Additionally, the Kali NetHunter configuration interface helps users to easily manage complex configuration files through a local web interface, which together with 802.11 wireless injection and a pre-configured connect VPN service make it a “formidable network security tool or discrete drop box – with Kali Linux at the tip of your fingers wherever you are.
Kali NetHunter open source security platform supports Nexus 10 and 7 tablets and Nexus 5 phones built on the existing Kali (formerly Backtrack) Linux platform. The official Kali NetHunter images can be downloaded from the Offensive Security NetHunter download page.

FBI opens Malware Investigator portal to industry

The Federal Bureau of Investigations has released a formerly in-house malware-analysing portal to help speed up incident responses and help industry and law enforcement with investigations.
The G-men hope the Malware Investigator portal can let businesses build responses to new malware without such heavy reverse-engineering loads.
Information crime unit chief Steve Pandelides said during the portal's initial launch it would benefit the agency and the private sector.
"After submission, the report can get turned around in a matter of minutes to a matter of hours," Pandelides said.
"It will enable our private partners to protect their company's networks and help our state and local law enforcement partners further their investigations.
"It will also provide the FBI a global view of the malware threat."
Malware Investigator: FBI Malware Investigator: FBI
Windows malware submitted to the portal would be correlated against other submissions and the FBI's intelligence to produce reports. It would be expanded to cater for other virus types.
Malware would be analysed in part through fuzzy hashing including section hashing, virus scanning cluster, sandboxing, file system modification and others.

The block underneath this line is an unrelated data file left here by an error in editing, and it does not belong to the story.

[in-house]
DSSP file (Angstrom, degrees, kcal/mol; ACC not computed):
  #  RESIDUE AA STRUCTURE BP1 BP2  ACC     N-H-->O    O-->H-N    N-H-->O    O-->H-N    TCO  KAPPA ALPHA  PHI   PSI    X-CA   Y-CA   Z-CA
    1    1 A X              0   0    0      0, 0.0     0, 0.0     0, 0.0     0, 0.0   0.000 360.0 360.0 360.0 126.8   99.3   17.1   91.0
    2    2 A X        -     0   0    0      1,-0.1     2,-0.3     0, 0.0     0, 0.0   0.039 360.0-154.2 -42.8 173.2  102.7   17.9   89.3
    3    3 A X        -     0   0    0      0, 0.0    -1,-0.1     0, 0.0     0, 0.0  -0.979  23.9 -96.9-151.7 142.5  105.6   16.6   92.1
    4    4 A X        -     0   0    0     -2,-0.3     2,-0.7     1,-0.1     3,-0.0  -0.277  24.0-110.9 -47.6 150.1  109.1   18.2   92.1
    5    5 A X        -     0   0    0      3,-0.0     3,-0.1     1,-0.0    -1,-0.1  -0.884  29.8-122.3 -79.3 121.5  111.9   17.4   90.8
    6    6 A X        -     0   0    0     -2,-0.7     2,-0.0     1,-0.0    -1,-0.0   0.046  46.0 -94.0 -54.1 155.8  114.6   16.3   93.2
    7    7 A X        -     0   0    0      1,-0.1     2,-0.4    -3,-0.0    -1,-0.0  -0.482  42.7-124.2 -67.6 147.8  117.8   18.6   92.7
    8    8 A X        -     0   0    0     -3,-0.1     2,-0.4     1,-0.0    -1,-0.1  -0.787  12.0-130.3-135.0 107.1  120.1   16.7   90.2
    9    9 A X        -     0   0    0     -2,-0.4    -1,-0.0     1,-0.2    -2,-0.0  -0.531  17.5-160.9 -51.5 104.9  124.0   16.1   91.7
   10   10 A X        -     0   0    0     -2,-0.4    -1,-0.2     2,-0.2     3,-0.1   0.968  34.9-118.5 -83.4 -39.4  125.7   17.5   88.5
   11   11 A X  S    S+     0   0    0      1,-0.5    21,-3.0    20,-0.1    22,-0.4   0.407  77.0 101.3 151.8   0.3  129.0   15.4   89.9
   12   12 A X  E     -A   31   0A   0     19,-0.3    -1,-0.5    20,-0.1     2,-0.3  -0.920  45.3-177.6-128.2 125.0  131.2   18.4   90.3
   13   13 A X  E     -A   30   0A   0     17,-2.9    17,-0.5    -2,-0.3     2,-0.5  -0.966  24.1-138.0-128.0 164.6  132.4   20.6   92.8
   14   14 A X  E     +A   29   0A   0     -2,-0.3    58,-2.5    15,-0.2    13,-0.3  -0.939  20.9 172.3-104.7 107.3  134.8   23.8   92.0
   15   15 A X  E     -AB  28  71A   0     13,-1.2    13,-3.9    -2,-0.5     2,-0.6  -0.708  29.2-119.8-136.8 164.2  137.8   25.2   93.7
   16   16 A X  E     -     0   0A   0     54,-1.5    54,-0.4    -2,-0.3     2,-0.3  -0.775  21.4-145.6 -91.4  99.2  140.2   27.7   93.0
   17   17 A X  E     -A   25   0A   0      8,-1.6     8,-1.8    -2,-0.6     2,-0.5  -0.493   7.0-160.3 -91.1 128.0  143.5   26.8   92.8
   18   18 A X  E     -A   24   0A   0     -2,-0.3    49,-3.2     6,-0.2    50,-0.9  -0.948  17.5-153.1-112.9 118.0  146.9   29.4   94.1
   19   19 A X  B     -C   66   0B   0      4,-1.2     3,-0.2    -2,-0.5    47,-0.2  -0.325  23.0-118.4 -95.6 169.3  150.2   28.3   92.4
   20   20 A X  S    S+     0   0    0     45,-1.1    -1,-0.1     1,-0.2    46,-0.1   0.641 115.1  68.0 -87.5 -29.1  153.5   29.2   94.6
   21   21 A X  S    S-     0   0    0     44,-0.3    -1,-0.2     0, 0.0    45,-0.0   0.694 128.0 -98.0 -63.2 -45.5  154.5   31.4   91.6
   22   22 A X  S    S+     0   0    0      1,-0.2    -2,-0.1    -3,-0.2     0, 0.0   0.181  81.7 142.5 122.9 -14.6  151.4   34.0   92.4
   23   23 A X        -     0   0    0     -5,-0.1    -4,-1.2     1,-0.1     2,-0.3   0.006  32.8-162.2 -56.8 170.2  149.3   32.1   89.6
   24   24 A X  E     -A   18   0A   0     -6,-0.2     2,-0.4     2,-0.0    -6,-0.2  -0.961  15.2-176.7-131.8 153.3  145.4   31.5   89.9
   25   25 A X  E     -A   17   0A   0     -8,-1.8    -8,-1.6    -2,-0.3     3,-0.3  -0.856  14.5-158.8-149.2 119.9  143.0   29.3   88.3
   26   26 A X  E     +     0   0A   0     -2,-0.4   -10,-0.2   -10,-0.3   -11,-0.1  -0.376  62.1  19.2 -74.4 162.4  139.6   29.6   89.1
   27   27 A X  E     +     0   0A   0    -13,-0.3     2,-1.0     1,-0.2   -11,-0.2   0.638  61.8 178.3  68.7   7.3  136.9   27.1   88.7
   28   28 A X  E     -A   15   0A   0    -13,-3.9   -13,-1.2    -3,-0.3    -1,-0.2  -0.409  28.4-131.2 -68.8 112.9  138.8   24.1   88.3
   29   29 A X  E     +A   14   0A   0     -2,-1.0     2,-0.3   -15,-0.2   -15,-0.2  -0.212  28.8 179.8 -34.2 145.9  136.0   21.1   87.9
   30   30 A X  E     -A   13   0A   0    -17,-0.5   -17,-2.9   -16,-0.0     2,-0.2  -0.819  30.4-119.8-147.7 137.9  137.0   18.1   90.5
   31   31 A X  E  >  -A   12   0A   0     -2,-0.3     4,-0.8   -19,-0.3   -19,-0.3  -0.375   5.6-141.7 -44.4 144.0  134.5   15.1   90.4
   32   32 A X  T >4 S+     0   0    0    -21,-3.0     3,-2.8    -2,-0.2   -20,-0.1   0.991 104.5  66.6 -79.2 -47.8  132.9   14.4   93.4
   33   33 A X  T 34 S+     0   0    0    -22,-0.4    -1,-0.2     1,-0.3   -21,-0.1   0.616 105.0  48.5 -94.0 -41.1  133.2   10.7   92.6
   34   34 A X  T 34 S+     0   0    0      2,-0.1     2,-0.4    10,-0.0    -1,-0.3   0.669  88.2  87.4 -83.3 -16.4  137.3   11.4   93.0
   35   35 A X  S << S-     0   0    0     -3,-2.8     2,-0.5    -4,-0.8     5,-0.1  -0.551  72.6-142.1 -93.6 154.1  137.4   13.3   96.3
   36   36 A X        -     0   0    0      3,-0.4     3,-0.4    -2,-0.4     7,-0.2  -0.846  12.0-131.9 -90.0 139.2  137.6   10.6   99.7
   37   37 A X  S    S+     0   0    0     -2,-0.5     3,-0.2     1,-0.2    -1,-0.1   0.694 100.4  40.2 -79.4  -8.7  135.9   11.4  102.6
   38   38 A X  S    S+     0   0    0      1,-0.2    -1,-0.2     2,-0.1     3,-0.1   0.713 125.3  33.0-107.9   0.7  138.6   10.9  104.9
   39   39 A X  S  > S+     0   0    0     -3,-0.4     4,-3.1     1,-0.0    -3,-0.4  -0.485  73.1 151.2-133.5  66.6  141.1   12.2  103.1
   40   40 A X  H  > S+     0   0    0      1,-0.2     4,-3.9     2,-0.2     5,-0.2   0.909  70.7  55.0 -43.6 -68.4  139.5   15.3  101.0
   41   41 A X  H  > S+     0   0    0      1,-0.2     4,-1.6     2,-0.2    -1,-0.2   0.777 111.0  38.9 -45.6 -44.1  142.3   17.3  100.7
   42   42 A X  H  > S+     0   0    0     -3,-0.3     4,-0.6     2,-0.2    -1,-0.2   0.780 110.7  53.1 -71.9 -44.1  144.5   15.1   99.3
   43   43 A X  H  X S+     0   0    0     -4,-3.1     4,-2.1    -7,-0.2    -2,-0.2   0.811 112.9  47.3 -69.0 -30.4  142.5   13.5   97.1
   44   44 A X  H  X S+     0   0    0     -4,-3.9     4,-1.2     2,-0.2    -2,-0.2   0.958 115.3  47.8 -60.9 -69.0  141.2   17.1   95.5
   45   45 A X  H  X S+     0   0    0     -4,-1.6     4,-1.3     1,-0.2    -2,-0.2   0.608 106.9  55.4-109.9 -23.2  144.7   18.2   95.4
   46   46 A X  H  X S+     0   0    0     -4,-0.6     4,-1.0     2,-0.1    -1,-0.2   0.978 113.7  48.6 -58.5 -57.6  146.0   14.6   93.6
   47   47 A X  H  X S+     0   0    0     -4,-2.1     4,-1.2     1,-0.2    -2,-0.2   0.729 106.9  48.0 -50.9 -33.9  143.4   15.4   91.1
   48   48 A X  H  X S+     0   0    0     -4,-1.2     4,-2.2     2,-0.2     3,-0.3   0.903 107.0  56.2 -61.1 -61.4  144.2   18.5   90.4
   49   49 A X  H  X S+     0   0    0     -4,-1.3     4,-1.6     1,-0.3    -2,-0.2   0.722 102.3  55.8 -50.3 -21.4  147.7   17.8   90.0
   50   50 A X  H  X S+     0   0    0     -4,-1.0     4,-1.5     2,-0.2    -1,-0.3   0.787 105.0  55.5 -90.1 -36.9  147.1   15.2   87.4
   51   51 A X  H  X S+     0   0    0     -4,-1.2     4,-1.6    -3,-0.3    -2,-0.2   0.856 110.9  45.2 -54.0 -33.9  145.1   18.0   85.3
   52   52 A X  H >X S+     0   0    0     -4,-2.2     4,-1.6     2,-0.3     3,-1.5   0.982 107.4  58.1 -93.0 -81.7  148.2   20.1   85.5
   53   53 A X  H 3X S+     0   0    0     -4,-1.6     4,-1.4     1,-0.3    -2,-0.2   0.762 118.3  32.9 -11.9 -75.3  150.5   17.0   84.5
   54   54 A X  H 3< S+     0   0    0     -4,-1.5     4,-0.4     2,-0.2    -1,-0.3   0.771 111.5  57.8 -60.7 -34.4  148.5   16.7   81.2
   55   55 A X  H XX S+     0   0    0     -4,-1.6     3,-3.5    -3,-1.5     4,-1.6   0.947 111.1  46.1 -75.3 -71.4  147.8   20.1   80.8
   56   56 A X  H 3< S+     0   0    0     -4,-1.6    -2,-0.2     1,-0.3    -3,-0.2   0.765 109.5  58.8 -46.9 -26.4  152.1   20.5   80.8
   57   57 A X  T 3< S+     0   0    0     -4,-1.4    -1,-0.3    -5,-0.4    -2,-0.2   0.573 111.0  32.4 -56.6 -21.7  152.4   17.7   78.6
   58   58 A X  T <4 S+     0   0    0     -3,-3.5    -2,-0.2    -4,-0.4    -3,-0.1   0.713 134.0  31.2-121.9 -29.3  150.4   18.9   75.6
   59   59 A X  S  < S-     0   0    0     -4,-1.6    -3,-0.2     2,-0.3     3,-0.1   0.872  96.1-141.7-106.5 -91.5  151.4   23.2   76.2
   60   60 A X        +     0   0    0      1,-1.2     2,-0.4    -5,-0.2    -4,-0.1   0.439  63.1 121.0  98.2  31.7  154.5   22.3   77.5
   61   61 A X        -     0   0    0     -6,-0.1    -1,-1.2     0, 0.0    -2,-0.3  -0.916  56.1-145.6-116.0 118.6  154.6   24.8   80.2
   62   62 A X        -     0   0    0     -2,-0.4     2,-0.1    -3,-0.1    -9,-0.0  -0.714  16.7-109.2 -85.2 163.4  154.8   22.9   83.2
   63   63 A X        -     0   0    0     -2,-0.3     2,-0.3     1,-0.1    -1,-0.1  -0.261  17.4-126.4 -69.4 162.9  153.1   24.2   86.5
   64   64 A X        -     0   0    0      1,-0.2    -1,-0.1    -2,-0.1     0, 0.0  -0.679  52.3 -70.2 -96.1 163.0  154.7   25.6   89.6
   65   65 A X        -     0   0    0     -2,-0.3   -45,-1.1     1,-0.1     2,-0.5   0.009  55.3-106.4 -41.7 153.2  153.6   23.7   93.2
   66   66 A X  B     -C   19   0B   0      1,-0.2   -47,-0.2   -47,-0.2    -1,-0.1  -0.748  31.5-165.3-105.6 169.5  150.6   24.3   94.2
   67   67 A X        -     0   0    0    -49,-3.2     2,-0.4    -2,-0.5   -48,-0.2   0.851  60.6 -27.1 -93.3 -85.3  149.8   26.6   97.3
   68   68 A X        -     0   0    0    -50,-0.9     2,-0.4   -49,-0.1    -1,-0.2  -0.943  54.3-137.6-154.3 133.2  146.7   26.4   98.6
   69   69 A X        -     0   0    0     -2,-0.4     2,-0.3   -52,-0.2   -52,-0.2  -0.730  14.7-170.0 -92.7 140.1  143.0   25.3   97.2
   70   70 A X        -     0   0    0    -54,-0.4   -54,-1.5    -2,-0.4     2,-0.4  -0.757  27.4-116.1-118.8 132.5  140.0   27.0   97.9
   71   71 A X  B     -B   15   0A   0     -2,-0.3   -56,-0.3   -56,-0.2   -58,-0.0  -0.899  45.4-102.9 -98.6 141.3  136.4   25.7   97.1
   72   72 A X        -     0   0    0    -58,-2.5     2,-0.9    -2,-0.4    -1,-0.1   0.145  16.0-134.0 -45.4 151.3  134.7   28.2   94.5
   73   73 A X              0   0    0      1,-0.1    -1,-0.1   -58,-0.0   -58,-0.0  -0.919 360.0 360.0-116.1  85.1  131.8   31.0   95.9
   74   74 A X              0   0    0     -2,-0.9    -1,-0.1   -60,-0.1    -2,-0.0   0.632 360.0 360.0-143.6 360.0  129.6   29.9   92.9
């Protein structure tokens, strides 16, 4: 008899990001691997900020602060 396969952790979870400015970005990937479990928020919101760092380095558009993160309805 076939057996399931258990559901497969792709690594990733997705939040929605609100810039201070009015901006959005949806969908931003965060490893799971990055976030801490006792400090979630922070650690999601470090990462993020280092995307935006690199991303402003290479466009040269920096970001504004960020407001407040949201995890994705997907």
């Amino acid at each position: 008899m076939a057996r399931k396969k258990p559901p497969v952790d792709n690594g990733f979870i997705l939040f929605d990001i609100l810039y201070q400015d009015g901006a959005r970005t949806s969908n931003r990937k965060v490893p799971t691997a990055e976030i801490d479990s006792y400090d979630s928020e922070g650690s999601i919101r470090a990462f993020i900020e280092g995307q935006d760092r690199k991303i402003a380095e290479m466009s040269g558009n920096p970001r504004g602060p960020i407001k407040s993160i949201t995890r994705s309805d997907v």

The agency opened API access for organisations seeking to integrate the system into their platforms, and maintained that a submitters' private details would remain undisclosed, the Bureau's Jonathan Burns said at the Virus Bulletin conference in Seattle last week.
The FBI began manual malware analysis in 1998 and over subsequent years had built systems to help store and examine viruses, trojans, worms and bots. The process became automated in 2011 with work beginning on Malware Investigator last year.

Alleged mobile spyware sellers cuffed in US

Allegedly selling spyware has landed a Pakistani man in trouble with the Feds, with the FBI collaring 31-year-old Hammad Akbar from Lahore cuffed on Monday for flogging StealthGenie.
The US Justice Department says Akbar was indicted in the Eastern District of Virginia for operating a company called InvoCode, which sold the software online.
According to the statement, StealthGenie – which Akbar allegedly wrote with co-conspirators – can intercept calls, texts, videos and other communications from iPhones, Android phones, and Blackberrys. The cabal advertised it as “untraceable” and the DoJ says it's “undetectable by most users”.
The indictment says the charge sheet includes “conspiracy, sale of a surreptitious interception device, advertisement of a known interception device and advertising a device as a surreptitious interception device”.
StealthGenie's real capabilities, the indictment says, include:
  • It recorded all incoming/outgoing voice calls;
  • It intercepted calls on the phone to be monitored while they take place;
  • It allowed the purchaser to call the phone and activate it at any time to monitor all surrounding conversations within a 15-foot radius; and
  • It allowed the purchaser to monitor the user’s incoming and outgoing e-mail messages and SMS messages, incoming voicemail messages, address book, calendar, photographs, and videos.
If someone – say, a jealous spouse – installed the software, the user would never know these functions were enabled. The software also synched to Amazon servers, the government alleges, and the government has taken down the company's Website for the time being.